|10 year government bond yield||2.88%|
|30 year fixed rate mortgage||4.56%|
Stocks are lower this morning on overseas weakness. Bonds and MBS are up.
Yesterday was a bit of a milestone as the 1 month T-bill briefly cracked the 2% level. Farewell, zero bound.
Tropical Storm Gordon is hitting the Gulf Coast. Oil prices have softened as the storm looks to be weaker than expected. We can still expect to see flooding issues and servicers should be prepared for an uptick in delinquencies. Things to know about your insurance if you are in the storm’s path.
Not much in the way of data today, but we have a lot of Fed-speak.
Emerging markets are getting slammed as a combination of central bank tightening, trade woes, and currency issues are pushing the asset class down. The flight to quality trade should support bond prices and help push yields lower.
Like Freddie Kreuger, government shutdown threats just keep returning. Congressional Republicans are looking to wrap up funding by October 1. Controversial issues like funding the wall would likely get pushed until after the election. As far as shutdowns go, the markets generally do not care, but originators need to remember that things like tax transcripts were unavailable the last time we shut down.
Mortgage applications fell 0.1% last week as purchases increased 1% and refis fell 1%. Rates increased about 2 basis points.
Same store sales rose 6.5%, yet another indication that the back-to-school shopping season was strong. As goes BTS, so goes the holiday season, meaning growth in Q4 should be strong. Note the Atlanta Fed raised their Q3 GDP estimate to 4.7%. Consumption is 70% of GDP.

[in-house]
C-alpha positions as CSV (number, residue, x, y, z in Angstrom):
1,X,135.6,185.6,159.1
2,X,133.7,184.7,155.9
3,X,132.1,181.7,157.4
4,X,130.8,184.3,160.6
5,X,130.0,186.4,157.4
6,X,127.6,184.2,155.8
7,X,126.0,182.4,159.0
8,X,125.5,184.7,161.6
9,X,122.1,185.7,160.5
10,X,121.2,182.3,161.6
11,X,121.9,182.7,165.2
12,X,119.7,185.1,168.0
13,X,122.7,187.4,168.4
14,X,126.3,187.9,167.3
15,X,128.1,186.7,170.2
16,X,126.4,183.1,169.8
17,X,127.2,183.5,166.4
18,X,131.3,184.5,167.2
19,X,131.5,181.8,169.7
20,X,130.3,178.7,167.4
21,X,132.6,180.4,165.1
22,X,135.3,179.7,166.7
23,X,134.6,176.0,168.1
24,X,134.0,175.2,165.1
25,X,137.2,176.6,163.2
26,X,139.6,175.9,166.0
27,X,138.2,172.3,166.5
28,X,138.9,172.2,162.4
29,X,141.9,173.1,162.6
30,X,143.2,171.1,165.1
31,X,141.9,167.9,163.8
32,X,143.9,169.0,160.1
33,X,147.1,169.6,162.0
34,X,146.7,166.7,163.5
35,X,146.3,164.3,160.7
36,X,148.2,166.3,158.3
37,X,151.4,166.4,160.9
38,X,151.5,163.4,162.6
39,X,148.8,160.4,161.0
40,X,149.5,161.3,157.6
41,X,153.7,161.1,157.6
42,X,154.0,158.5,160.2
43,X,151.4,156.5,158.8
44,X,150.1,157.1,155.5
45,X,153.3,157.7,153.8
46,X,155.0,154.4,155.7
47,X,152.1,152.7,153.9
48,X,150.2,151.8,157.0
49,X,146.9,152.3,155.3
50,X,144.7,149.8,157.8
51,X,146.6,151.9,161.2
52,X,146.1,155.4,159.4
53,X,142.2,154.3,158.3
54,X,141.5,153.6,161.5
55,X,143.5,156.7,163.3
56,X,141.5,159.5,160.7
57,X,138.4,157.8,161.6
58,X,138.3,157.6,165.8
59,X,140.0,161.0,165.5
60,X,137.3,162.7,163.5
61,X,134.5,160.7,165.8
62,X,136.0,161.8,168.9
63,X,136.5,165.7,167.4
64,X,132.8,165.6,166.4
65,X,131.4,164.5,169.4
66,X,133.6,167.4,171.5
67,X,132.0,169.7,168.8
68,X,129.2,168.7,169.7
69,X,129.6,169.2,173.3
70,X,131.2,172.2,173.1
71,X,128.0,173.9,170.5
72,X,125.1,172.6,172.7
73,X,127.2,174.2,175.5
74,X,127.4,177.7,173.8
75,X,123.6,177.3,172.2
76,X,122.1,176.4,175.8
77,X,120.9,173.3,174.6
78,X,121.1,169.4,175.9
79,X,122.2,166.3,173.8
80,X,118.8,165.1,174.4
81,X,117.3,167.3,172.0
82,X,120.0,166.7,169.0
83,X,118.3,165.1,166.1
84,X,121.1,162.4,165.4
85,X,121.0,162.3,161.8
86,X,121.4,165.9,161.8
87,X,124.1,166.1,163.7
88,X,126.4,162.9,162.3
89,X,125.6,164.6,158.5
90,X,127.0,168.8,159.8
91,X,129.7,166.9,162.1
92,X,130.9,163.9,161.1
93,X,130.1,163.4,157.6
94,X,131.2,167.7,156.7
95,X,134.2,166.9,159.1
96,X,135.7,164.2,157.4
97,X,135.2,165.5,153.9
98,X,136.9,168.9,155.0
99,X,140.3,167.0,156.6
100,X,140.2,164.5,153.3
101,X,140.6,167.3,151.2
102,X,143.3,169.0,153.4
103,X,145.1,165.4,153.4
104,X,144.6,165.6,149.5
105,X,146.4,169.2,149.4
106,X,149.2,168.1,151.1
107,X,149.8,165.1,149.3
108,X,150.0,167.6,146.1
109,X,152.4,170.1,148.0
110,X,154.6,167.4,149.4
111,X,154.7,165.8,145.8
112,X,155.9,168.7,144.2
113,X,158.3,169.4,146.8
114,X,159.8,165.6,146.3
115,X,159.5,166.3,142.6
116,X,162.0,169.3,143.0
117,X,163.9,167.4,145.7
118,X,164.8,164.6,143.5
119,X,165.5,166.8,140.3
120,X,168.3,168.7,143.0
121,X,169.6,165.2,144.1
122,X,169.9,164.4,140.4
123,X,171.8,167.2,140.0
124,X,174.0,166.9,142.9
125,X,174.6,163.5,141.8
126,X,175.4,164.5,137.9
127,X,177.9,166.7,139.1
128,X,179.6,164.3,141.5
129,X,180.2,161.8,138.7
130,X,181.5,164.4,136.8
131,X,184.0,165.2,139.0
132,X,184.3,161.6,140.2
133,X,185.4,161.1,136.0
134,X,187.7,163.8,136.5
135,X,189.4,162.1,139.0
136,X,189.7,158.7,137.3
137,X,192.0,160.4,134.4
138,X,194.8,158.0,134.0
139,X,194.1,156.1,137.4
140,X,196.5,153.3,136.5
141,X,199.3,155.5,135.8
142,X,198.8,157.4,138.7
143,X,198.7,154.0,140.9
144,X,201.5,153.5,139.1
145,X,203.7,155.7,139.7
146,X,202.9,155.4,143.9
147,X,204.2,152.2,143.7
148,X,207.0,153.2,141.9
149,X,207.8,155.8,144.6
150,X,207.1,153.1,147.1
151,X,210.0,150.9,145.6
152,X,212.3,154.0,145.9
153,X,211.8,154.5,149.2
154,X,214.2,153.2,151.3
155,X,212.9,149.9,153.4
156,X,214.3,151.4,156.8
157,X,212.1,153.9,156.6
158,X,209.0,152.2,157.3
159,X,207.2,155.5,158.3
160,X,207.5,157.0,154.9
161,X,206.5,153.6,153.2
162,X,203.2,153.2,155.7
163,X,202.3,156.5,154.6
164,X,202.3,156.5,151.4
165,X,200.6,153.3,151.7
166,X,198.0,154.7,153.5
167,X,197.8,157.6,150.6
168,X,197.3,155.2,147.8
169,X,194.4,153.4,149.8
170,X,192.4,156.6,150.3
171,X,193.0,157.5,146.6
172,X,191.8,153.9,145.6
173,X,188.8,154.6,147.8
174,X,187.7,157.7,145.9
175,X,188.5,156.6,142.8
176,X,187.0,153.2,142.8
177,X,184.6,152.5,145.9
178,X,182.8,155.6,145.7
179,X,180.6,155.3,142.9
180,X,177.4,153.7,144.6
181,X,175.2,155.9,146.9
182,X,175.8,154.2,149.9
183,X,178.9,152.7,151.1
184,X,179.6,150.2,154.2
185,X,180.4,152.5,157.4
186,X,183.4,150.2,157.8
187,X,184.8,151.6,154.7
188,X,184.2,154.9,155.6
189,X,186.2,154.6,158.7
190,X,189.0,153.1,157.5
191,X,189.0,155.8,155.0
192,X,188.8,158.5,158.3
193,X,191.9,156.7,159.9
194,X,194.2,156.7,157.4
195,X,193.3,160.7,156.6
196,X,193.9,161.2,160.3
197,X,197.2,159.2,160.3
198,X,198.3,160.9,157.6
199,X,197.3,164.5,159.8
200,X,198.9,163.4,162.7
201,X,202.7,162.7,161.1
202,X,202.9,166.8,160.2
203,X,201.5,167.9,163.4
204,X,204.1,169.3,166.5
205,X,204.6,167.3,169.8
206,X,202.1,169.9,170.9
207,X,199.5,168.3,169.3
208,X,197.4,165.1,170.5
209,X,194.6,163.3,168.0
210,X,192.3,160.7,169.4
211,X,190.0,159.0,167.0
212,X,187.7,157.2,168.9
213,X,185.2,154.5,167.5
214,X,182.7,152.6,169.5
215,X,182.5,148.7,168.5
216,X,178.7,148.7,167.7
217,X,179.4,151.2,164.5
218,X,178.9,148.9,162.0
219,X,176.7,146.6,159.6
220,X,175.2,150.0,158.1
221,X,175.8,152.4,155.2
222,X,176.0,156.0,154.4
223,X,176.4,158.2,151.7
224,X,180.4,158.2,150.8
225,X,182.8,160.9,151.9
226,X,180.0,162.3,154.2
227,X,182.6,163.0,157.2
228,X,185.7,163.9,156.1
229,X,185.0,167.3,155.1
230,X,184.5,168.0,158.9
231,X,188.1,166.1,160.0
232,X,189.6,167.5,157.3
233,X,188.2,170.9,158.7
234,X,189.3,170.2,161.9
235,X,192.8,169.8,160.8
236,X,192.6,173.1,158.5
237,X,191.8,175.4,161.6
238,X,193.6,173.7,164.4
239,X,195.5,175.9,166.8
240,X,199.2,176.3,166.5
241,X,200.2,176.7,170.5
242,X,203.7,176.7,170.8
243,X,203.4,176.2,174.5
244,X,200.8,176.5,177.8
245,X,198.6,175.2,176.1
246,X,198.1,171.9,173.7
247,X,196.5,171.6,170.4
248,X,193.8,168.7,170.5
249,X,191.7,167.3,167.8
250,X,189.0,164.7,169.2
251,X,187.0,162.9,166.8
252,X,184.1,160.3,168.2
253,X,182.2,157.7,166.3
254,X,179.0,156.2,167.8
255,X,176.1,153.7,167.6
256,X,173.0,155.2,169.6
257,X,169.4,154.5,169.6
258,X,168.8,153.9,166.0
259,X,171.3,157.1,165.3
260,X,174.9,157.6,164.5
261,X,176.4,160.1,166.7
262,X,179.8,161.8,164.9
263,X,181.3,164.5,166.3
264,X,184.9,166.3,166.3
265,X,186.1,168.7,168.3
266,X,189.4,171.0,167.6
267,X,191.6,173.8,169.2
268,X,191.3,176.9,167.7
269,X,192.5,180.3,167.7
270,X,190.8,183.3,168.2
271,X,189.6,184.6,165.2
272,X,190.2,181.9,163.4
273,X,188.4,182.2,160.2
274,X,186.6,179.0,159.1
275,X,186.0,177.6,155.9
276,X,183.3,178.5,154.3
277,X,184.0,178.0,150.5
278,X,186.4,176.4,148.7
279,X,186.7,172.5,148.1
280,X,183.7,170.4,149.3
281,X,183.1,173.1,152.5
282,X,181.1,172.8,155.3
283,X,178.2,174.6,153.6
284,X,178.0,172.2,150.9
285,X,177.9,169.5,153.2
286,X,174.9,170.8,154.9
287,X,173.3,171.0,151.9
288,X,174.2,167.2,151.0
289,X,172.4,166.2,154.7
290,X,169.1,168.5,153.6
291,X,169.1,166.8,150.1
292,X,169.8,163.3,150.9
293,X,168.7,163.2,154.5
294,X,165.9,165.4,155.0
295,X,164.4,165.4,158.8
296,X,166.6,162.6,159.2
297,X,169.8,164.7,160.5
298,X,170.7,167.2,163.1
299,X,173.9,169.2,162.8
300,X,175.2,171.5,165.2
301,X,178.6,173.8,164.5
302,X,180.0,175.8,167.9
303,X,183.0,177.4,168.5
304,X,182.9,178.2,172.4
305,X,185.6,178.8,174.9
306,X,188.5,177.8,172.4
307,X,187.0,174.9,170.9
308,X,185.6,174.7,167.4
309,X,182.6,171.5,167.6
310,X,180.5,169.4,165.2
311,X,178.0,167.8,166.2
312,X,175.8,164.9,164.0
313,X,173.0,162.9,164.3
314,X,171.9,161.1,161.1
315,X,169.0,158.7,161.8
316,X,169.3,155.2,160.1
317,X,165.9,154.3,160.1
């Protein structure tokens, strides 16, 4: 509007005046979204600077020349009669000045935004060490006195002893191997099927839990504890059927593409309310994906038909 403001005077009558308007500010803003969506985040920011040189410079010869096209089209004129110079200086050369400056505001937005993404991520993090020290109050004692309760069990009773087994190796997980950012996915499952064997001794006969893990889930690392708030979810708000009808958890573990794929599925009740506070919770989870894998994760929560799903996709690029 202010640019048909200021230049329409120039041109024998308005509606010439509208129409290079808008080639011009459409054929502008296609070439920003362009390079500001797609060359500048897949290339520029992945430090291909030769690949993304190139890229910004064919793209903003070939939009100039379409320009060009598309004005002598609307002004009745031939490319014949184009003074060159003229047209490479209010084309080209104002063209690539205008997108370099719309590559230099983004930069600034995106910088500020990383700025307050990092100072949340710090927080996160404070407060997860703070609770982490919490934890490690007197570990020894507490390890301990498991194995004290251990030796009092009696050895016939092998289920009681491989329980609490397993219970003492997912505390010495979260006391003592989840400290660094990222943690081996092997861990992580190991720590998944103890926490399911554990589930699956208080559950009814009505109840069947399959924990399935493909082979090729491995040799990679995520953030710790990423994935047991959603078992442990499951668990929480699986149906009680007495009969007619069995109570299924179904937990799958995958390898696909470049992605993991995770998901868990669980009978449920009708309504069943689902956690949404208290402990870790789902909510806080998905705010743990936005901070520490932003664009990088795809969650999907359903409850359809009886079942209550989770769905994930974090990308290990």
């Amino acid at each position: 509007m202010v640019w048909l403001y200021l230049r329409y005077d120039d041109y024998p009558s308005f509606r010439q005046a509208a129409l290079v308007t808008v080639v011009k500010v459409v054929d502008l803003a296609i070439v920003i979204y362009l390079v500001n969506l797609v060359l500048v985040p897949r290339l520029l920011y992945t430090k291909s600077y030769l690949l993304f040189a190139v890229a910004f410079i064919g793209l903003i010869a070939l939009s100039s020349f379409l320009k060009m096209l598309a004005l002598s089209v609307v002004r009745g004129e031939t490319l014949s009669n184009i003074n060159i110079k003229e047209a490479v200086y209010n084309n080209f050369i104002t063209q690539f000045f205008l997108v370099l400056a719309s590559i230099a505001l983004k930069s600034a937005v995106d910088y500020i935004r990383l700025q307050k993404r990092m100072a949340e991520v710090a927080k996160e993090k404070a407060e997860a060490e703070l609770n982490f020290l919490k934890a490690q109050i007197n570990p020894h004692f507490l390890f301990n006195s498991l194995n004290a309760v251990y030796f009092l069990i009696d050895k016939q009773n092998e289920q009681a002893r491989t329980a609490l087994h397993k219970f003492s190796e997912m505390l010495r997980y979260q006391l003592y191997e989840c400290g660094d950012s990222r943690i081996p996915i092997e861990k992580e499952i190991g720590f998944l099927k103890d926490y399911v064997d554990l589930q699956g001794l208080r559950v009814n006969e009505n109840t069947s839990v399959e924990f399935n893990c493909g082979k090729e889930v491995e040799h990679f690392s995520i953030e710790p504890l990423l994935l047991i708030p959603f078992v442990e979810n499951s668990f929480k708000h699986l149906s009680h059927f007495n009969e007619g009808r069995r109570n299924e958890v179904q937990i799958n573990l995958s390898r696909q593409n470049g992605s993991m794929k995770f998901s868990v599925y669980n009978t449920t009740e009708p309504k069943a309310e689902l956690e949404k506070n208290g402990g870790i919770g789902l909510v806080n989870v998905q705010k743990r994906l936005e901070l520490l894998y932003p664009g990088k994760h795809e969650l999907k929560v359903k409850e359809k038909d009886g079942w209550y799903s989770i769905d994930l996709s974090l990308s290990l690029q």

Wells is out with a call for a 3.2% 10-year yield by the end of the year. A combination of higher deficits, lower trade deficits, and the expiration of a tax provision will lower demand in the face of rising supply. With strong spending bolstering the economy and a tight labor market, the Fed may try and squeeze in an extra rate hike to provide more breathing room in case the economy rolls over.
The September Fed Funds futures are at 99% chance of a rate hike, and the Dec futures are at a 70% chance of another.
Single-family lot prices reached a record level last year, however if you adjust for inflation, they are below the peak. Note however that lot sizes have been falling, and I don’t think this analysis corrects for that. For example, the typical lot size in the Northeast is 0.4 acres, and the typical price is $128k, which amounts to $320k an acre. On the Left Coast, the average lot size is .15 acres and the average price is $84k, which works out to be $560k an acre. Even if you correct for the declining lot size, we still aren’t back to peak levels in inflation-adjusted land prices. Builders constantly mention that land availability is a constraint on building, but this analysis shows that things were worse during the bubble years.